Over the previous year or so, I had slacked off on vitamin A, relying only on a bit of shredded carrots on salad and mangoes on most days. In mid-November, I decided I needed to make a real effort to add more yellow vegetables to my diet and started eating sweet potatoes every day. A few weeks later, I realized that I had been having no trouble seeing the bedroom door at night. I wondered if there was a connection to what seemed to be my improved night vision.
In checking out whether it was likely that my apparent change in night vision was possibly caused by eating more beta-carotene, I was reminded that vitamin A metabolism is involved with immune function. When vegans get sick easily, I tell them to think about more zinc or protein, neglecting any concern about vitamin A. (Interestingly, vitamin A metabolism appears to rely on zinc.)
Vitamin A deficiency symptoms begin with night blindness, and if it progresses, can lead to the more severe eye problems of corneal ulcers, scarring, and blindness. Vitamin A is also important for growth and development in infants and children, and for red blood cell formation.
Note two things from this article regarding vegans and vitamin A. First, based on their findings the Food and Nutrition Board did not recommend that vegans begin consuming thirty times more beta carotene than previously believed necessary, but only twice as much.
Second, Jack Norris himself merely added a couple of carrots and some sweet potato in order to cure his night blindness. If it were true that his body only converted three percent of the beta carotene that he consumed into vitamin A, then adding some carrots and sweet potatoes to his diet would not have been enough to cure his night blindness (sweet potatoes, contrary to popular belief, are much lower in beta carotene than are carrots). Or, as I mentioned earlier, the amount of vitamin A we need on a daily basis has been vastly overestimated.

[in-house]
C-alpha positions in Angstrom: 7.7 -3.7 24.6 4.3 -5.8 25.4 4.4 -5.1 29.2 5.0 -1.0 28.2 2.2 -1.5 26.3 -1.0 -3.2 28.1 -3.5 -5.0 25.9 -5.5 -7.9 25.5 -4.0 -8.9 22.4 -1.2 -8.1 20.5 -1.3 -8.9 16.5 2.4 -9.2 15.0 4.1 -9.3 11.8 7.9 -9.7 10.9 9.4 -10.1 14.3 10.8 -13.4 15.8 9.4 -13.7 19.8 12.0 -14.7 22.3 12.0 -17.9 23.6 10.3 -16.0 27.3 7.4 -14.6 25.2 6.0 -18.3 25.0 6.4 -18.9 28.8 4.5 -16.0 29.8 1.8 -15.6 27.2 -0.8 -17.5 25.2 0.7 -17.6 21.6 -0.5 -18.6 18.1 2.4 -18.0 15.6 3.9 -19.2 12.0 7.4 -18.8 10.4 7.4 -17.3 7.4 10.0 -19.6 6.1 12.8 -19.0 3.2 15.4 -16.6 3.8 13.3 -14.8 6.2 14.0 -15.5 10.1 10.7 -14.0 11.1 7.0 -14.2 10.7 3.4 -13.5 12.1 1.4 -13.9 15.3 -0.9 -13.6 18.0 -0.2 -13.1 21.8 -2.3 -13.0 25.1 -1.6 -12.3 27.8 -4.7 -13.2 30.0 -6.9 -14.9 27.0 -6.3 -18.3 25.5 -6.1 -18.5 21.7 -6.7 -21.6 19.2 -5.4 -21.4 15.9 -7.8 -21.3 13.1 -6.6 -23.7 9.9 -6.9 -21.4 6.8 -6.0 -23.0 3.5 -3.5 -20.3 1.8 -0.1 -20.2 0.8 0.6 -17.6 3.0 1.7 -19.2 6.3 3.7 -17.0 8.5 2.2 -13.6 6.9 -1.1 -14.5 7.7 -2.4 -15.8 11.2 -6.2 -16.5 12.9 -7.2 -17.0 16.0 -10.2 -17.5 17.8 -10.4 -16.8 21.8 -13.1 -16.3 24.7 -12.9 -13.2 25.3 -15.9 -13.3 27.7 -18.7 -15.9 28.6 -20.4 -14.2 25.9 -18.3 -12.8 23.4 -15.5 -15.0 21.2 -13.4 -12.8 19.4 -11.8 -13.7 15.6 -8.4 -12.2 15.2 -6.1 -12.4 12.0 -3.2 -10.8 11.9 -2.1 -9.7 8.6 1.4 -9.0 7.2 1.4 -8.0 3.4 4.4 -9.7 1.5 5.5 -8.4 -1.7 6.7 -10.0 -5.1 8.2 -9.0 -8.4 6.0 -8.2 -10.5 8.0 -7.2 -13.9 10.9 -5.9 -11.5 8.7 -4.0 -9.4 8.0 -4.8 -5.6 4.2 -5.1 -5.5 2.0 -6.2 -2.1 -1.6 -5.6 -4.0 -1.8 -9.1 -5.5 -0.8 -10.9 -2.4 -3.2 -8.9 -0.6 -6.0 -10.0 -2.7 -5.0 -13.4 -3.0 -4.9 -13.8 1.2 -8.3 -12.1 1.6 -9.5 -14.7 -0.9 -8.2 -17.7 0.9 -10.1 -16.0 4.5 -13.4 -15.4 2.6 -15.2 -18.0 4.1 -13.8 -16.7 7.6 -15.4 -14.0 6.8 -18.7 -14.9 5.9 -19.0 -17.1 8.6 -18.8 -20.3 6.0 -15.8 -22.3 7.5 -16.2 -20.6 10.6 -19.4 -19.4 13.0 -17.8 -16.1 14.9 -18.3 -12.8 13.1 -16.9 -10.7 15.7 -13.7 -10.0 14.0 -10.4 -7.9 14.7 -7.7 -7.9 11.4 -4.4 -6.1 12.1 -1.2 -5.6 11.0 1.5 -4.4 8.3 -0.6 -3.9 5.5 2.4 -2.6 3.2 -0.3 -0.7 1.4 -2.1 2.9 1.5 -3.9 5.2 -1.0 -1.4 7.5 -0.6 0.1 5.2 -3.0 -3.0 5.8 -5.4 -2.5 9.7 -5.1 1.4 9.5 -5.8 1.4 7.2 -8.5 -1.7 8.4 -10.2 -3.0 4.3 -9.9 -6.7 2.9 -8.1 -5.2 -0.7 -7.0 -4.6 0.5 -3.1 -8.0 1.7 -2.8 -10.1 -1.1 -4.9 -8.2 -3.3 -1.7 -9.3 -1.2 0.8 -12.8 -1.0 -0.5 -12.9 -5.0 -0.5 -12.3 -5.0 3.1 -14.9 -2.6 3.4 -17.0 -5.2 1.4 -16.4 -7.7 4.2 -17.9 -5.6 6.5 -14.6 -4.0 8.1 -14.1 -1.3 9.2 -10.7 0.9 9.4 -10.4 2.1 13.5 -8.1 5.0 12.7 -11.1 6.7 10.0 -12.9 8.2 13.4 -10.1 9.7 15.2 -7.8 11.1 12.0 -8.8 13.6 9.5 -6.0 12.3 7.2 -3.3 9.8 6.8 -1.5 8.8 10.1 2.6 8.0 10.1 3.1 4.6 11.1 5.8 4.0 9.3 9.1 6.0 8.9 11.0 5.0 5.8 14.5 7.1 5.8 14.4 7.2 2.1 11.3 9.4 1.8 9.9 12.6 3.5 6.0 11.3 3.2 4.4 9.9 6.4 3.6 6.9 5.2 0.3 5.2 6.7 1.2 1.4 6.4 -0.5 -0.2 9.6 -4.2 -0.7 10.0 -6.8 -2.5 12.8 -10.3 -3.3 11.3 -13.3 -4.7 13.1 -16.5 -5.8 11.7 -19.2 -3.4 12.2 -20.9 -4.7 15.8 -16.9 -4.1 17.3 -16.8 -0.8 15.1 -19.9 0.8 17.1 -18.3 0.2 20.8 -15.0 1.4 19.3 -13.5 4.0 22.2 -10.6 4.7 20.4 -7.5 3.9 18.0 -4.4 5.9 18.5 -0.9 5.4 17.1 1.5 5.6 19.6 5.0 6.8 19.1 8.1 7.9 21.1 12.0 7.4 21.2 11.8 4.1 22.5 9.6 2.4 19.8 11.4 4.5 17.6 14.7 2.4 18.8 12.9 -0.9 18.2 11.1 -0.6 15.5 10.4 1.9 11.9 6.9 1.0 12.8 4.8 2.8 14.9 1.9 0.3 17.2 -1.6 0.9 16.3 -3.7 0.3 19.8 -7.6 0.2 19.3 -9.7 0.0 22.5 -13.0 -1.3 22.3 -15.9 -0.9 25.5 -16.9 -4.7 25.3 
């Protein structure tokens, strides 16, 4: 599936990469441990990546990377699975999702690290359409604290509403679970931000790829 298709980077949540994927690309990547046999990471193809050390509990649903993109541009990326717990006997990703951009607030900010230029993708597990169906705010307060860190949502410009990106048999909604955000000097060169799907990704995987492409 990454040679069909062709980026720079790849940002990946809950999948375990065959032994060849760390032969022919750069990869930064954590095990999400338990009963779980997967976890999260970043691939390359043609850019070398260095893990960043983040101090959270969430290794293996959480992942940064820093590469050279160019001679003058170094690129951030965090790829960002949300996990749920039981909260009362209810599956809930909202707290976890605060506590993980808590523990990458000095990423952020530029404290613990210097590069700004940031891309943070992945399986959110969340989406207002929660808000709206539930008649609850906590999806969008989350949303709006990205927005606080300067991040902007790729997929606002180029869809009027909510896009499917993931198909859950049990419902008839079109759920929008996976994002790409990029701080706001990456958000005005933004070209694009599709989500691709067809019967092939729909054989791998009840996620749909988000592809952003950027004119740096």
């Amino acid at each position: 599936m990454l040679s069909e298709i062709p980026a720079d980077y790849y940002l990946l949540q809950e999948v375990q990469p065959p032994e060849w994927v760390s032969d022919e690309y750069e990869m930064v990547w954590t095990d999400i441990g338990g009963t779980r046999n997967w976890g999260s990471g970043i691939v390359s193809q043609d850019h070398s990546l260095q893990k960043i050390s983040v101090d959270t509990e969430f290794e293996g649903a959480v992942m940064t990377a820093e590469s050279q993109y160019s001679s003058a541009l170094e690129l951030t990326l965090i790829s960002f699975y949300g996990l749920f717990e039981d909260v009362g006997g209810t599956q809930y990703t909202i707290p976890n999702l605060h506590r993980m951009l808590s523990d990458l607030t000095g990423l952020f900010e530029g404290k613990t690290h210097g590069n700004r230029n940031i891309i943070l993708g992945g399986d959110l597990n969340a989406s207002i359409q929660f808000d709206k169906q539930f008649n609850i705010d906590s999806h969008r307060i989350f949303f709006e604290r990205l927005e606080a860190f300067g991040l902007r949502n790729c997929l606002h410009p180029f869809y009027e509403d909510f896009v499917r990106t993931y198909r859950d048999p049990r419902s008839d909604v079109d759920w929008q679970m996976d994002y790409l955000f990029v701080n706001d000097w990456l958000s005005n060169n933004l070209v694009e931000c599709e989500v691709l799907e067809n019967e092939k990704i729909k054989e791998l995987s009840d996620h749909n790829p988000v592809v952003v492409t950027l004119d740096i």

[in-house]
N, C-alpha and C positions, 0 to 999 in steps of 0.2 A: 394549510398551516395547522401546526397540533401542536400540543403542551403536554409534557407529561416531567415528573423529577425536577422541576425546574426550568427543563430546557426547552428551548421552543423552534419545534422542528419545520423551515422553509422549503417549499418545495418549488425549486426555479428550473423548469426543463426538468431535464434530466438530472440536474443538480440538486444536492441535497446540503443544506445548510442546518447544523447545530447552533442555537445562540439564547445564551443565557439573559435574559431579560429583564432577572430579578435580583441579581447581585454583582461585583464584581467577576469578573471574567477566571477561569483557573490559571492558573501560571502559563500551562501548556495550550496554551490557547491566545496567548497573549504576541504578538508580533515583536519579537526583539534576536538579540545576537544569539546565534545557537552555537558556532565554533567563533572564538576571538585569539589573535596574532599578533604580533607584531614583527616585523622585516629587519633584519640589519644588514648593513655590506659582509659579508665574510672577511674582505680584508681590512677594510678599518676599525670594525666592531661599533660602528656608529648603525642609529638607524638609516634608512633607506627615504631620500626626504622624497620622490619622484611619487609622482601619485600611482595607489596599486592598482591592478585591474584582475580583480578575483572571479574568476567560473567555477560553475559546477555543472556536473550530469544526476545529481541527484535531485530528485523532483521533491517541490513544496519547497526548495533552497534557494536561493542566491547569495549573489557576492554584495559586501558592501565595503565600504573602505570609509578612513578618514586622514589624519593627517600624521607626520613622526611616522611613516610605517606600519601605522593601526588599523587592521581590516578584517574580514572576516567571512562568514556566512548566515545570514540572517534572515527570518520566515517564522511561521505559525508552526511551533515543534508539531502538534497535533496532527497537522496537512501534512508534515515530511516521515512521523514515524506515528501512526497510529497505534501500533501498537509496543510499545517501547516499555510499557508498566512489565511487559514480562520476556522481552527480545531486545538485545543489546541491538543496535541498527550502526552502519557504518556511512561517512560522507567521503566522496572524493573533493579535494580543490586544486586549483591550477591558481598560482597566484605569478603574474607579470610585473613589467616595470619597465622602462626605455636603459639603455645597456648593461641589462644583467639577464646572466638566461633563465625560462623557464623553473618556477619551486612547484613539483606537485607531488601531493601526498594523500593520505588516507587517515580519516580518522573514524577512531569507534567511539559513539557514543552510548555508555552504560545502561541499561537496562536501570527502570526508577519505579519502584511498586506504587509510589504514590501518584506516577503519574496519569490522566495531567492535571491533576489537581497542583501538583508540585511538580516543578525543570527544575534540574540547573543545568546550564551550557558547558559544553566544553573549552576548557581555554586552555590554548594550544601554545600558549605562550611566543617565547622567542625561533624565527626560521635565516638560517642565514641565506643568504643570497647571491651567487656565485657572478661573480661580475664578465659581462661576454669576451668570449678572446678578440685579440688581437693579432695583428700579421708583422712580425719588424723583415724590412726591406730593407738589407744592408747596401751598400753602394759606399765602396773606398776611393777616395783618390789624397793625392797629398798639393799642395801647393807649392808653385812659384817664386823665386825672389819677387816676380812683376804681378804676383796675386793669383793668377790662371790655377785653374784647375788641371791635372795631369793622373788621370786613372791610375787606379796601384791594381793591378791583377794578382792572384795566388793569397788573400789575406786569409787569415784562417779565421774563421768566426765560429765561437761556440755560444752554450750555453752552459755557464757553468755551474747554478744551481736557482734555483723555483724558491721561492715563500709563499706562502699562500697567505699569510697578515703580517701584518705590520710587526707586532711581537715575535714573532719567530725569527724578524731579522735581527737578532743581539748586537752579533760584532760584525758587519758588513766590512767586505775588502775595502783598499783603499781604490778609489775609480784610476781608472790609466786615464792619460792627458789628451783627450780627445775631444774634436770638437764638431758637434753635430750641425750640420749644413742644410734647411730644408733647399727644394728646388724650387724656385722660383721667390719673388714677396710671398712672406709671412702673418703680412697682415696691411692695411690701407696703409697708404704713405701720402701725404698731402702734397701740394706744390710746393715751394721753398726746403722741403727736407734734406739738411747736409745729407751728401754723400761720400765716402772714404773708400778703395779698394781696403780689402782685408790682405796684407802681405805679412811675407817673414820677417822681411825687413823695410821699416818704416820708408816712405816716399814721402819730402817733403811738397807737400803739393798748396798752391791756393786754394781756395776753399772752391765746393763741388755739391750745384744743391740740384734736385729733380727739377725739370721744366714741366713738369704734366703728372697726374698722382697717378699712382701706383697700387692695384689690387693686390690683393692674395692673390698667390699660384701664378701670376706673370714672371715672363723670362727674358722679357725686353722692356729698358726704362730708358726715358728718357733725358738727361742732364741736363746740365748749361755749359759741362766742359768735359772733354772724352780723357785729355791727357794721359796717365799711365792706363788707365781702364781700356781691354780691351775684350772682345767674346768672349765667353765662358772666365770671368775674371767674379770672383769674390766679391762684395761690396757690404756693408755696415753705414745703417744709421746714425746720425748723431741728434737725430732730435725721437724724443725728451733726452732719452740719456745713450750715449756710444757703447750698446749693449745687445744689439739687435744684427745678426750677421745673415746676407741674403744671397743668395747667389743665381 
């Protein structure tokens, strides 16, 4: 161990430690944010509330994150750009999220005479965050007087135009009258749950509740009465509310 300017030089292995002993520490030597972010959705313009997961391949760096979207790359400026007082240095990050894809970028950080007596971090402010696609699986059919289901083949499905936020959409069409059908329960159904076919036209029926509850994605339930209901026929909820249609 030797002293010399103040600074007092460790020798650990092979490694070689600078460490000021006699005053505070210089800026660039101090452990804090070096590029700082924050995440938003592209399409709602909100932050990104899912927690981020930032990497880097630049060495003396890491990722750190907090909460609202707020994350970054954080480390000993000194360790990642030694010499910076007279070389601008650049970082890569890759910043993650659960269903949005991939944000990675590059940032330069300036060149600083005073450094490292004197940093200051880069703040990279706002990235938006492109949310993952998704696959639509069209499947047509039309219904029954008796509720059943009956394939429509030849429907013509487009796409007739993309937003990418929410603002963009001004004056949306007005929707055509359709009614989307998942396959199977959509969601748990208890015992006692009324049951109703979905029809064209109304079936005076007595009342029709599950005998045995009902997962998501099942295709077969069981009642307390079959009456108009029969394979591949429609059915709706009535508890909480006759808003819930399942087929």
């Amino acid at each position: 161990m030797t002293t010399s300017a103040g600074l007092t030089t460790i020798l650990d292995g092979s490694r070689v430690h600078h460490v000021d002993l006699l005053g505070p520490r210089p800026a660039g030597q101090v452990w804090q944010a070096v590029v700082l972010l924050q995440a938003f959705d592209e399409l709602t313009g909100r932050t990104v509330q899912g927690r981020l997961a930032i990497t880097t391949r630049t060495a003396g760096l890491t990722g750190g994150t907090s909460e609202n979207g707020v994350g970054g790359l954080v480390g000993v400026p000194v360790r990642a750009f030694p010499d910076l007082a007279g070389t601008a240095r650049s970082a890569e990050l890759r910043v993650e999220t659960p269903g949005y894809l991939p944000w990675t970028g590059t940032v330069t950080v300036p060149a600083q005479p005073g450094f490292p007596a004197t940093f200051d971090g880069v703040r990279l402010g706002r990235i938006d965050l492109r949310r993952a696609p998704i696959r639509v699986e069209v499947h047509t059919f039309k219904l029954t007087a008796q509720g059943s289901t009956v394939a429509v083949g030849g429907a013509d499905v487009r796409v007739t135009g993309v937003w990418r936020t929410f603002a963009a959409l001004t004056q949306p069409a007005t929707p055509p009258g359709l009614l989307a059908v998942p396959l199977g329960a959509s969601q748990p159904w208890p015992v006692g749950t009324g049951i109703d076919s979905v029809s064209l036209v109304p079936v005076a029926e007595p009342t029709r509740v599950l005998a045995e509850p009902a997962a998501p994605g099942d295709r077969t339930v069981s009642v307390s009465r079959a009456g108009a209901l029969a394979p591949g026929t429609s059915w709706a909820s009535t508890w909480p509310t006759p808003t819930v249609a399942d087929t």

So, whom should you believe? Personally, I think if you consume the equivalent of one or two cups of chopped carrots every day, your body will end up with plenty of vitamin A. But we’re all different.
Ruth Heidrich, who healed herself from cancer more than thirty years ago by going on a whole-foods vegan diet, eats a lot of dark, leafy greens. She also eats some carrot along with other foods with lesser amounts of beta carotene. She is one of the healthiest eighty-somethings in the United States…even though she’s not consuming, per what I’ve heard her say, four carrots a day.
If you want to hedge your bets, or for some reason don’t want to eat so many carrots every day, it’s not illegal to take a supplement. Just be aware that you can overdose on synthetic pre-formed vitamin A, so stick with the dose recommended on the label. Or, to be on the safe side take half a dose every day or every other day to augment the beta carotene in your diet.
You’re in charge of your body. Make the decision that’s right for you.